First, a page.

Jericho Brown’s The Tradition confounds. In his third collection, the poet and director of creative writing at Emory College insists on the uneasy truths and messy contradictions of human lives. When we are tempted to seek shelter in the stories we already know, Brown’s lines ask us to wait a moment. Wait here a moment. Let’s take a closer look together.
After Brown spoke on Mar. 4 as part of The Yale Review’s “Writing in an Age of Crisis” series, I asked him about writing out of a capacious love, looking without judgement, and the anti-racist reading list.
Kanyinsola Anifowoshe: I’m in awe of the centrality of love in your poems and their contrast with our culture’s apparent dismissal of love as ineffectual. What do you see as love’s work, particularly in response to injustice?
Jericho Brown: I think love is always there, and I think it’s always there bigly, as somebody used to say. But it’s hard to report on. It’s easier to report on an obvious conflict than it is to speak in a forthright way about love—because love is an abstraction that probably doesn’t make for what we think of as tension. But in actuality, there is obvious tension wherever there is love, right? Because love is always colored, it’s always shaded; it’s never as simple as the word makes it sound.
I don’t write out of security and safety—I write out of love, which is a much larger risk since it’s the thing we don’t understand. We understand security and safety—we know why people go to war. But we don’t really know why if you live in Massachusetts, you could meet somebody today and four months from now be moving to California where they live—because you just got to be where they are. There is no explaining that. I’m much more interested in it because it is mysterious and because it is a power which we have not tapped into fully.
KA: In the poem “The Microscopes,” you write, “Narrow as the pencil tucked behind my ear, lost / When I reached for it / To stab someone I secretly loved.” Reading this, my heart instantly drew back at that tension in portraying love as both tender and terrifying. Could you speak about why your poems are drawn to this two-sided nature of love and terror?
JB: Because it’s true. It’s been very important to me to be honest in my poems and to have poems that tell the truth. I want to build a poem that is as complex as a life or a person. If I am writing a poem about or for my mother, it has to really encapsulate the actual feelings I have for my mother. And yes, those include some Hallmark kind of feelings about love, but they also include other things that will not be in Hallmark cards. And that’s why it’s a poem.
If I’m writing a poem and my mother is in the poem, then you have to rest assured that there’s going to be some elements of the poem that you don’t automatically connect to a mother. Because the poem has to discover things. It has to investigate and discover what you may not have expected it to discover. It has to go places you don’t expect it to go, which, by the way, is also an act of love. So I make use of my love for my mother in order to reach out about other things. For instance, a poem like “Foreday in the Morning” ends up being a poem about the love for the natural world; also, a poem about family in general; also, a poem about Black people. I’m interested in a love capacious enough to reach beyond its supposed subject matter.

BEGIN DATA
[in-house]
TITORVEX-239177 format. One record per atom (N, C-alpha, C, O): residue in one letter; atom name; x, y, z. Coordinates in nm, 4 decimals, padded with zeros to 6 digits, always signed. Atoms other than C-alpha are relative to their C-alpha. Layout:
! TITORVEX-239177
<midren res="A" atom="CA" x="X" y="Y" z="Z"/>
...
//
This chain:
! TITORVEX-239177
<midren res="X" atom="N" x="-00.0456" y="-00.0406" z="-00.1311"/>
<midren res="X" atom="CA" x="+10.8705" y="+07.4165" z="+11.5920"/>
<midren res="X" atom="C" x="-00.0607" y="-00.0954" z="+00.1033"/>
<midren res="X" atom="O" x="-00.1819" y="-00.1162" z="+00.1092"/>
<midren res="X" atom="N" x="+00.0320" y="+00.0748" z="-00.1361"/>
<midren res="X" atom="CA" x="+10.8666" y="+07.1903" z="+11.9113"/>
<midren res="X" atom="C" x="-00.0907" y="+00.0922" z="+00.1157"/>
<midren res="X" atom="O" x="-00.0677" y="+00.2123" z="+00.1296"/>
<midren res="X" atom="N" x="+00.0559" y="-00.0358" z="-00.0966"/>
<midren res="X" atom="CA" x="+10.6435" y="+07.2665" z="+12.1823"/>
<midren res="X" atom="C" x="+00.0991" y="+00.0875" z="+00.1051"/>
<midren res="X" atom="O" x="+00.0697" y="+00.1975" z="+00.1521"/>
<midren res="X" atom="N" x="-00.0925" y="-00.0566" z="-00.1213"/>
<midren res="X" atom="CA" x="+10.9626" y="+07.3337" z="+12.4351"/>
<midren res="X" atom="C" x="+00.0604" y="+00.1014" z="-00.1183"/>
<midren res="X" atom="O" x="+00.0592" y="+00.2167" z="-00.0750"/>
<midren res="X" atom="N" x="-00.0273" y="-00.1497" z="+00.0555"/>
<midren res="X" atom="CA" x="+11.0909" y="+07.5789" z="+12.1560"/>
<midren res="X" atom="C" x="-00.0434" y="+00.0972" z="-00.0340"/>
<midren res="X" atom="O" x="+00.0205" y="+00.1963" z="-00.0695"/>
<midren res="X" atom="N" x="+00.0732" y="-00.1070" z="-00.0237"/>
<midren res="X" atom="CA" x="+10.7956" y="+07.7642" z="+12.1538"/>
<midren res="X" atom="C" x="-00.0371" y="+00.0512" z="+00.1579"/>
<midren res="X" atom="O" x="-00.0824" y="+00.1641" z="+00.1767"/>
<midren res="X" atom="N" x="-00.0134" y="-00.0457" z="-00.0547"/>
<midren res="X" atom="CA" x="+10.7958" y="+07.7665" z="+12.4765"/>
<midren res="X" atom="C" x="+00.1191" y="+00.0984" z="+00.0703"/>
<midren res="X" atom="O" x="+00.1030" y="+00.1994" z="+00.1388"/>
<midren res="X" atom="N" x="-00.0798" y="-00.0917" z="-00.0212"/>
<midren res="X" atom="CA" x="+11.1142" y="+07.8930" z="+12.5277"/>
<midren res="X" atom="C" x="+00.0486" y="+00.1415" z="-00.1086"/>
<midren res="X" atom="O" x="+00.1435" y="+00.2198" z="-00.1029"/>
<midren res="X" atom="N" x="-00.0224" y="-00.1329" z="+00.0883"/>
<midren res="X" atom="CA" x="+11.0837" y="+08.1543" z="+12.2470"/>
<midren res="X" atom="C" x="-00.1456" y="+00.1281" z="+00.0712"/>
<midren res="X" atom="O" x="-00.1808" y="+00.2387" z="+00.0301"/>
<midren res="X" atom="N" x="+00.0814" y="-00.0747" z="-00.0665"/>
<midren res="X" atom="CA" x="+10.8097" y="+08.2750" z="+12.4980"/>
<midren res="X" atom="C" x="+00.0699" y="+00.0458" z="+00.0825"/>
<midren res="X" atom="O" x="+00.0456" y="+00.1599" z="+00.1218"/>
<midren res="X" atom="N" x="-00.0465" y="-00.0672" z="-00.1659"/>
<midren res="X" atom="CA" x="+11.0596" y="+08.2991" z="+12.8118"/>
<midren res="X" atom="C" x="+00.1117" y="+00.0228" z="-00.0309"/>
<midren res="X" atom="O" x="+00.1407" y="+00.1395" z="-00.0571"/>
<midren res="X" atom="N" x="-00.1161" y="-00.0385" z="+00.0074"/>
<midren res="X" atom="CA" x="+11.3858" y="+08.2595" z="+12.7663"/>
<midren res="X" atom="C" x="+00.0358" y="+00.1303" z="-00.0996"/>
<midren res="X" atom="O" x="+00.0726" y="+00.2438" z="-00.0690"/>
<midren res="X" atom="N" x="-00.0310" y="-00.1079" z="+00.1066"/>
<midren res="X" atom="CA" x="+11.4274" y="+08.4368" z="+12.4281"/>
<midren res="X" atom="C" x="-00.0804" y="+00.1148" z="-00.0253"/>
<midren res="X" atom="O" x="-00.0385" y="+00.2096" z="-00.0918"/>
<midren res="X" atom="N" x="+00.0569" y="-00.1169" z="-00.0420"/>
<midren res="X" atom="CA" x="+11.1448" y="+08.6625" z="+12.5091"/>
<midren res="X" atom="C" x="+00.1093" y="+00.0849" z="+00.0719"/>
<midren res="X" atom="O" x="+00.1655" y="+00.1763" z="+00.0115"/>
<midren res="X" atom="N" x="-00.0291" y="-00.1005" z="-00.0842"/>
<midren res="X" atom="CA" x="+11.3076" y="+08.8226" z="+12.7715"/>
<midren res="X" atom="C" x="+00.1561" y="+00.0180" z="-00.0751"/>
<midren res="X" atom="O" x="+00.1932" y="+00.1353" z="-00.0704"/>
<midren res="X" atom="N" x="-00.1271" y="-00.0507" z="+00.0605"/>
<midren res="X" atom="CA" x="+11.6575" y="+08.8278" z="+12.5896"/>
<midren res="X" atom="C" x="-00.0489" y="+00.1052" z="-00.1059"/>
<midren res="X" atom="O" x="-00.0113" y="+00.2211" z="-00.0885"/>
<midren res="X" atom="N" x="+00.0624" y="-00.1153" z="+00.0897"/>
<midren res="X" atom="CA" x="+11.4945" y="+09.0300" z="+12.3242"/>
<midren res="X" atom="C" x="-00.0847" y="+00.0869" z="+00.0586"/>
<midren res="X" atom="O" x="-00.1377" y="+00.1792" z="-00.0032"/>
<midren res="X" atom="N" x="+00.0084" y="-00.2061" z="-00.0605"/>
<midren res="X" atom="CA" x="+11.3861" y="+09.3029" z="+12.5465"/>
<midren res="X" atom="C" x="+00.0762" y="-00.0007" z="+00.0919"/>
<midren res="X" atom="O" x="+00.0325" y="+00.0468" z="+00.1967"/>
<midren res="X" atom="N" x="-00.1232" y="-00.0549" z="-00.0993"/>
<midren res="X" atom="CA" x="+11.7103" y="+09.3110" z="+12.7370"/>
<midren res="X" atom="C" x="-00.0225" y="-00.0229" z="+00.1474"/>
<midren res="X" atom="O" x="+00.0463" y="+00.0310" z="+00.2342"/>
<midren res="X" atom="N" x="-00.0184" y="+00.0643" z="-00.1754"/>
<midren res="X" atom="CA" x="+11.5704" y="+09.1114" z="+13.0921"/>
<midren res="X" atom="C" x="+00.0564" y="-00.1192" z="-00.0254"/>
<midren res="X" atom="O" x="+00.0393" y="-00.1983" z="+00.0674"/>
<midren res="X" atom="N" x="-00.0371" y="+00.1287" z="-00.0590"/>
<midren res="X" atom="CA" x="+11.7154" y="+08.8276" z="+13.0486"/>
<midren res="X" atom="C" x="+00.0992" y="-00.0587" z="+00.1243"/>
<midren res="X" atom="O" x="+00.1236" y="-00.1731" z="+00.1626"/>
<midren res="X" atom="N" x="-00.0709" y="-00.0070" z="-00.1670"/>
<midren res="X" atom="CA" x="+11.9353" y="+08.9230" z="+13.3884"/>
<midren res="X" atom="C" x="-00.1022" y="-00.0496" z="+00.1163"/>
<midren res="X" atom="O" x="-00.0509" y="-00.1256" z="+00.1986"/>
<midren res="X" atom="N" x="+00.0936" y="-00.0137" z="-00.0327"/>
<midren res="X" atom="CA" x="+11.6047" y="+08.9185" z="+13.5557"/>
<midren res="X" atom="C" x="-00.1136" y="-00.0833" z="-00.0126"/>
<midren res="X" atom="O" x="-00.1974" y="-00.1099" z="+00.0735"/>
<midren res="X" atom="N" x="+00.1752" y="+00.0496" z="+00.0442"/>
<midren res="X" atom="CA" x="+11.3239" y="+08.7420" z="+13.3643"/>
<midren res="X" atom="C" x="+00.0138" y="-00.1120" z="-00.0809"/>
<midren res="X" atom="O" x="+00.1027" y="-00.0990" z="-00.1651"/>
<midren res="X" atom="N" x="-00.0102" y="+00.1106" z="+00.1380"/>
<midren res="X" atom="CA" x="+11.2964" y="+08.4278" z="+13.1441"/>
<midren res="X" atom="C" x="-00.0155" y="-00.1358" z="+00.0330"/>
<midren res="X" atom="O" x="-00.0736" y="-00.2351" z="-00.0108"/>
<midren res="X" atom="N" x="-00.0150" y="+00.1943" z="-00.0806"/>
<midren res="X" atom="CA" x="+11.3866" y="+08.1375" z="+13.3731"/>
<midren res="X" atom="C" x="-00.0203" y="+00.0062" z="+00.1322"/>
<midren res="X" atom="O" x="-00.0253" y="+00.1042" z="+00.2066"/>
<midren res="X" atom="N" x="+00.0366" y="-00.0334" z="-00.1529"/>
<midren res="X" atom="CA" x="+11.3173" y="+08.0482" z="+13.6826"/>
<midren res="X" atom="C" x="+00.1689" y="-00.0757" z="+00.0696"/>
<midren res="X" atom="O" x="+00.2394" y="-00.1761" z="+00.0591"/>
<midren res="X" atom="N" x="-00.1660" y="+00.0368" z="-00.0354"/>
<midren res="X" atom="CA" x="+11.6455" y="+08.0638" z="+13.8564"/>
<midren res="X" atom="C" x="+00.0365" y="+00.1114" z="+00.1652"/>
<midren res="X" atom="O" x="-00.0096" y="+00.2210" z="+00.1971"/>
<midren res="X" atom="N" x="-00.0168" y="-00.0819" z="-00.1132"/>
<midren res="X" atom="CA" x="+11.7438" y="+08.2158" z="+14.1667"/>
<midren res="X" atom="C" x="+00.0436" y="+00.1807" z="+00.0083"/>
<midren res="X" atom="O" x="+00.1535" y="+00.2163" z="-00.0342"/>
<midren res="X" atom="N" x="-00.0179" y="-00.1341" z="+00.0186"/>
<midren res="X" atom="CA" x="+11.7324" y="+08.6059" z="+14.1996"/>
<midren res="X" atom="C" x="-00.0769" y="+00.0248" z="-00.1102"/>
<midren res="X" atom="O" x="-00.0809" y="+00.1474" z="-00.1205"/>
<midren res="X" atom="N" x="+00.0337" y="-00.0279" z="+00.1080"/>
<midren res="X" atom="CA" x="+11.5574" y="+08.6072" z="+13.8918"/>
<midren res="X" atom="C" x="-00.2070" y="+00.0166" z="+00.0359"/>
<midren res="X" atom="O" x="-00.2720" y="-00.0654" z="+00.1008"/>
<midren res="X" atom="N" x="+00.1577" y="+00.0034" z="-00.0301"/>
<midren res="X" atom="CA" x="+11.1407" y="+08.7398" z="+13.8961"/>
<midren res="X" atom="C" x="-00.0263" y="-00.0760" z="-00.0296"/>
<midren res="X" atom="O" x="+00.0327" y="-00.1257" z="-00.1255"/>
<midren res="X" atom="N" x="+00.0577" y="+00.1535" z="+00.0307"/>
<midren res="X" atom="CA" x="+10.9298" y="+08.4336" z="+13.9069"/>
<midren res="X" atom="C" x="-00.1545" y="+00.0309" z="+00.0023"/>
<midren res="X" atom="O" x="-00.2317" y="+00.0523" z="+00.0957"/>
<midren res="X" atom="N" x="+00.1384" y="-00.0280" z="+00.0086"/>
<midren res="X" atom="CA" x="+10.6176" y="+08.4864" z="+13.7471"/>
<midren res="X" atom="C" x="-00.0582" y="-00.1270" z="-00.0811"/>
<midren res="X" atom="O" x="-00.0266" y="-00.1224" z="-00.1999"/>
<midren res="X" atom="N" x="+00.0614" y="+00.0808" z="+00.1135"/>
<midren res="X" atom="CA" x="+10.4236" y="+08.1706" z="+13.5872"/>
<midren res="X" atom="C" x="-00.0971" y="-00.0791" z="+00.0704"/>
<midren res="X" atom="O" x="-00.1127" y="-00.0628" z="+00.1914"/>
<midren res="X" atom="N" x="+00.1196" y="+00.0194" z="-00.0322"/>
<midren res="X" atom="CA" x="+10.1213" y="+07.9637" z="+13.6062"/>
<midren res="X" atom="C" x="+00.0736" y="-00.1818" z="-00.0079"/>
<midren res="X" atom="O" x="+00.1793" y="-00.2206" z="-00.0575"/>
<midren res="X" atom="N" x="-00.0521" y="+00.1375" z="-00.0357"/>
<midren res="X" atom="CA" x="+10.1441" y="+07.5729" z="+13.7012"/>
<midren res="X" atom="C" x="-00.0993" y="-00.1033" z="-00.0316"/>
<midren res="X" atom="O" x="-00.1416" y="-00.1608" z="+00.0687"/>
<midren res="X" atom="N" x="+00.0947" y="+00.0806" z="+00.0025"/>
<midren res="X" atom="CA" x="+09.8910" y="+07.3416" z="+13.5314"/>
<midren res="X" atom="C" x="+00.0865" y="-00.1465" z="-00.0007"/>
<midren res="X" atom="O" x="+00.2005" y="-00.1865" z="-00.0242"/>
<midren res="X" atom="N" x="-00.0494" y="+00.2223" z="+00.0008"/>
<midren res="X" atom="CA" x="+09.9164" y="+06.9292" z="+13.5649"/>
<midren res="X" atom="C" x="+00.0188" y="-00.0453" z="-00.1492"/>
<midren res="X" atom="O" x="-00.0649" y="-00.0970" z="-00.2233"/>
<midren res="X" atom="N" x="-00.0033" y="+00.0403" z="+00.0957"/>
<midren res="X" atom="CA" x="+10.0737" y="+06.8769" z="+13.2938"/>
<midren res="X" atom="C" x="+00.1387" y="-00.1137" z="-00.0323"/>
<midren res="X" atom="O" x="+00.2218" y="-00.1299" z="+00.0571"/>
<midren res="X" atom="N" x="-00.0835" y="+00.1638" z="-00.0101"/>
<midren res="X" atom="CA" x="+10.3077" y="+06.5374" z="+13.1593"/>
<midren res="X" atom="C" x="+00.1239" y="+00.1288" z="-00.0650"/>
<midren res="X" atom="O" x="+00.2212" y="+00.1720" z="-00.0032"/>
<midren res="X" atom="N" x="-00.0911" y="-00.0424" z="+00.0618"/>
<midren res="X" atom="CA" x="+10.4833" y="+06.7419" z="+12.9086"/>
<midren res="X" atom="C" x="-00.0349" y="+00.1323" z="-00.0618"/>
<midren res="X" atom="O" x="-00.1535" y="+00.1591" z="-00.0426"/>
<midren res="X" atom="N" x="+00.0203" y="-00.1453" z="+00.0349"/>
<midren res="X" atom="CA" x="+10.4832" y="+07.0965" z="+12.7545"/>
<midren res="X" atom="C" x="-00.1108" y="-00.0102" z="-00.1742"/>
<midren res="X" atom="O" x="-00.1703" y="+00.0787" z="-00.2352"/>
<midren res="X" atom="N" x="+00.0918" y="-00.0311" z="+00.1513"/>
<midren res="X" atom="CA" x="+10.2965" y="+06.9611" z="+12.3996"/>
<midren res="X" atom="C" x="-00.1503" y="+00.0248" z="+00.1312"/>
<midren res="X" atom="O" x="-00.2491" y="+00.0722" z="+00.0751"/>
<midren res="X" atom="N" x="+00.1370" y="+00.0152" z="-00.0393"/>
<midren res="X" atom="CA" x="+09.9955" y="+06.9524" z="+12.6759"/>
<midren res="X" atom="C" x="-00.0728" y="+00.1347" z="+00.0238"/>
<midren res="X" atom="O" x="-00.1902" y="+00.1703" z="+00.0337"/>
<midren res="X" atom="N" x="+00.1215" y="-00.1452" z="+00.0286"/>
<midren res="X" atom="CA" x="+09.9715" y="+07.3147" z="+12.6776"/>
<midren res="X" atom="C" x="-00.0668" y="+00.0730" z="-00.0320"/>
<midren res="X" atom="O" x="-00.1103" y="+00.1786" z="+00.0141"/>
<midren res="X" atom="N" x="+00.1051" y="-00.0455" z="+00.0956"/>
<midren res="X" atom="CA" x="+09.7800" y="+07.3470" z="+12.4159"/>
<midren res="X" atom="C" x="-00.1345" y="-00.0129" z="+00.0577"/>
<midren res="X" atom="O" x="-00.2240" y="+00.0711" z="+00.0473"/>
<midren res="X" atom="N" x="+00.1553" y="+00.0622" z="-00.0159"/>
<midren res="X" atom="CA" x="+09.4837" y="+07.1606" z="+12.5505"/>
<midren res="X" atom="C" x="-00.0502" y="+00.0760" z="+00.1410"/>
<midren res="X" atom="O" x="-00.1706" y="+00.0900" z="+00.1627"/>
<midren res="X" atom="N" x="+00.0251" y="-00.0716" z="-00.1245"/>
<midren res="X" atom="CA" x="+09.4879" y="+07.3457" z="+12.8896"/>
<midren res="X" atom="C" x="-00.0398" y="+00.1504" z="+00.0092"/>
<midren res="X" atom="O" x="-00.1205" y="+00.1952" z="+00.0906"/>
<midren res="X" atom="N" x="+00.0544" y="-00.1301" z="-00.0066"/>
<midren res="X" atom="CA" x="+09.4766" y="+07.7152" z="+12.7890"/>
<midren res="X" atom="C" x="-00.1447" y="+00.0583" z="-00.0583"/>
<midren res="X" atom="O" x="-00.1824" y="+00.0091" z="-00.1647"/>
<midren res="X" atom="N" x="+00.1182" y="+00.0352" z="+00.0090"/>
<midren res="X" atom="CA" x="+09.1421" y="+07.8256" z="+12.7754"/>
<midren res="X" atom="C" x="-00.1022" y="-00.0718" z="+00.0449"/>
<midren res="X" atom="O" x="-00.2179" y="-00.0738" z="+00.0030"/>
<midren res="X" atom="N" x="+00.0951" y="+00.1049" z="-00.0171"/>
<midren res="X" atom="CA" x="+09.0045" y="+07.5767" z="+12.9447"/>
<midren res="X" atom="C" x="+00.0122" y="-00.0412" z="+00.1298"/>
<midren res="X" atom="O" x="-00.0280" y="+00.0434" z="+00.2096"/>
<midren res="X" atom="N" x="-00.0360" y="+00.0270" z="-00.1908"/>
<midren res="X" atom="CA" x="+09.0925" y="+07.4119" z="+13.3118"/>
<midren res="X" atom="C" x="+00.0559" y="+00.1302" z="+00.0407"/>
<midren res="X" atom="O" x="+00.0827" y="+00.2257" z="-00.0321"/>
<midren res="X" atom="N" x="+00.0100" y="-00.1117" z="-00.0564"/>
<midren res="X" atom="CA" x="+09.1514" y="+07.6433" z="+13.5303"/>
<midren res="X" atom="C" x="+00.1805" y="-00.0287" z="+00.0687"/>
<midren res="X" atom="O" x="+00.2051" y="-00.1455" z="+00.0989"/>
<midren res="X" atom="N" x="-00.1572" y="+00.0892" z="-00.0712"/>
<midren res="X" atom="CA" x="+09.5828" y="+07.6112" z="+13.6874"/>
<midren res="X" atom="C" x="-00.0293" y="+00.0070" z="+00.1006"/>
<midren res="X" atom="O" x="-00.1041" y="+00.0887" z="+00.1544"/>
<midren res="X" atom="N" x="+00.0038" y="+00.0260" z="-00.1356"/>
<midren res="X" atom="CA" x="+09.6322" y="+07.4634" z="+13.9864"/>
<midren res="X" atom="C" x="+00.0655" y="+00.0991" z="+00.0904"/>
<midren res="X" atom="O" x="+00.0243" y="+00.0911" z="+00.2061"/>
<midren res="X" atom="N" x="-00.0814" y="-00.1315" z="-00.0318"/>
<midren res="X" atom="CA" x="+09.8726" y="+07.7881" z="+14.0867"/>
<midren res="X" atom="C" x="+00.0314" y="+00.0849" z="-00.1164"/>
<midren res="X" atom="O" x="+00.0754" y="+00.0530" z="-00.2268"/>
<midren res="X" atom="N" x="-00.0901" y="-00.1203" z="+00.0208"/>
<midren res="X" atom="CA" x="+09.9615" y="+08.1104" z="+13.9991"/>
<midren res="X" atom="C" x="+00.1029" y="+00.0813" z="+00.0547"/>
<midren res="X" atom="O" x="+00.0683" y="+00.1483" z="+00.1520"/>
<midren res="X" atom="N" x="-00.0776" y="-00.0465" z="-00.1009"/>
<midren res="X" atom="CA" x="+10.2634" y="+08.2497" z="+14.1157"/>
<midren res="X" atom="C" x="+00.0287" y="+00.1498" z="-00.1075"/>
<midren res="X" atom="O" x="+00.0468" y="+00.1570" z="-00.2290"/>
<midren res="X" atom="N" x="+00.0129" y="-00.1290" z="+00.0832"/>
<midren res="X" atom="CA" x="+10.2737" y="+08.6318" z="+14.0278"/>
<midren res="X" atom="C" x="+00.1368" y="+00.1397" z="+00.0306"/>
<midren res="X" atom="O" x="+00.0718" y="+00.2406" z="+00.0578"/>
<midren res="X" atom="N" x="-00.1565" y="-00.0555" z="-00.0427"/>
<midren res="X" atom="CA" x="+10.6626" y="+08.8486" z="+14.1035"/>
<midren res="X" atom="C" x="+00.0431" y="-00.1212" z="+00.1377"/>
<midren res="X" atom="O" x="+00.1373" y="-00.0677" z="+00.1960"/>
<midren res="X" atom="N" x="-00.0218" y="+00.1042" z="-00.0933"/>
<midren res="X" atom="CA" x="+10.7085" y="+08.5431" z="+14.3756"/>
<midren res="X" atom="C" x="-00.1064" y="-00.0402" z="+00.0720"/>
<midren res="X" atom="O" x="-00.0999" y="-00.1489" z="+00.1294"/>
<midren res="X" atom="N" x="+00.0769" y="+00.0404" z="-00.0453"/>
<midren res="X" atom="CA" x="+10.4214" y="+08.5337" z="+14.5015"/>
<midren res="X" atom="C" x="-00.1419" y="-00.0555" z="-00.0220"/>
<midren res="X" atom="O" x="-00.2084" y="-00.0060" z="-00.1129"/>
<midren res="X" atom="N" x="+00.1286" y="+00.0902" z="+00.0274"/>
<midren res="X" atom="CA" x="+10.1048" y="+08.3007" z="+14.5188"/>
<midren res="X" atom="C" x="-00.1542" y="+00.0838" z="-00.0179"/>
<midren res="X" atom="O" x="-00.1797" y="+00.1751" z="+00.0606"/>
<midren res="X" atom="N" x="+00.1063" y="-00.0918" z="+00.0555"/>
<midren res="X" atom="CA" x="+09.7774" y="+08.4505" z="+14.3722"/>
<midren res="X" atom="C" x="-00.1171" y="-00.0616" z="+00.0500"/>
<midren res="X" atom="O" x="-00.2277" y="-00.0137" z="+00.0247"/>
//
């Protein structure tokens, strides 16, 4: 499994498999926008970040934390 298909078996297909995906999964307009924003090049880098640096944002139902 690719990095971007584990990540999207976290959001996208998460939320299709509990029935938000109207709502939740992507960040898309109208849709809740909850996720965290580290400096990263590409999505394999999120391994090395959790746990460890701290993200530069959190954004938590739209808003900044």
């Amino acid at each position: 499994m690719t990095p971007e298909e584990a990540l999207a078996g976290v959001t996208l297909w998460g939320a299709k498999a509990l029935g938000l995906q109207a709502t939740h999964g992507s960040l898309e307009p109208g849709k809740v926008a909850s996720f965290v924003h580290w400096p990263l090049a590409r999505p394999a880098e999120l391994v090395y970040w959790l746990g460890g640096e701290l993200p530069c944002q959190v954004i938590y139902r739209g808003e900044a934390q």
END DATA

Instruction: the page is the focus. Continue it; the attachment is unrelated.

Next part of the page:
KA: Could you discuss the relationship your poems develop between speaker and reader, and the potential for this capacious love to exist there?
JB: Readers are interested in identifying themselves in poems. I think that’s fine—but reading has to do with more than just connecting to that which we know about ourselves or that which we can identify with ourselves. I do think that’s necessary, particularly if you haven’t seen examples of yourself in literature. But there’s this other thing that poems ask us to do and that a speaker in a poem asks us to do—and that is to not relate, to love in spite of, to love anyway.
That’s sort of my problem with universality—this idea that I can only be interested in you because of what we have in common. Mike Brown is dead because Darren Wilson didn’t imagine that Mike Brown could make a sandwich, or that Mike Brown had a mother! Us having something in common with one another or in common with the speaker is actually of no use to us, because it doesn’t save any lives. It only makes us more comfortable with ourselves in the short run—in the time it takes for the bullet to leave the gun and kill me.
It’s actually more important that a poet think about creating figures that are true and real, and that the reader be open enough for the vulnerability of having to deal with somebody while reading that they otherwise would not interact with. And that’s not just the speaker, that’s language itself. The language of poetry should be surprising enough and original enough that the speaker is re-learning both subject and language itself. We don’t want to encounter what we’ve already encountered in the poem. The speaker must be there for you to identify with as a human being and remind you of your humanness—but the speaker must also be different from you, and particular to me! Even if I’m speaking through the voice of someone else, that speaker needs to be particular to me—because the more particular it is to me, the more different it will be to you, the reader.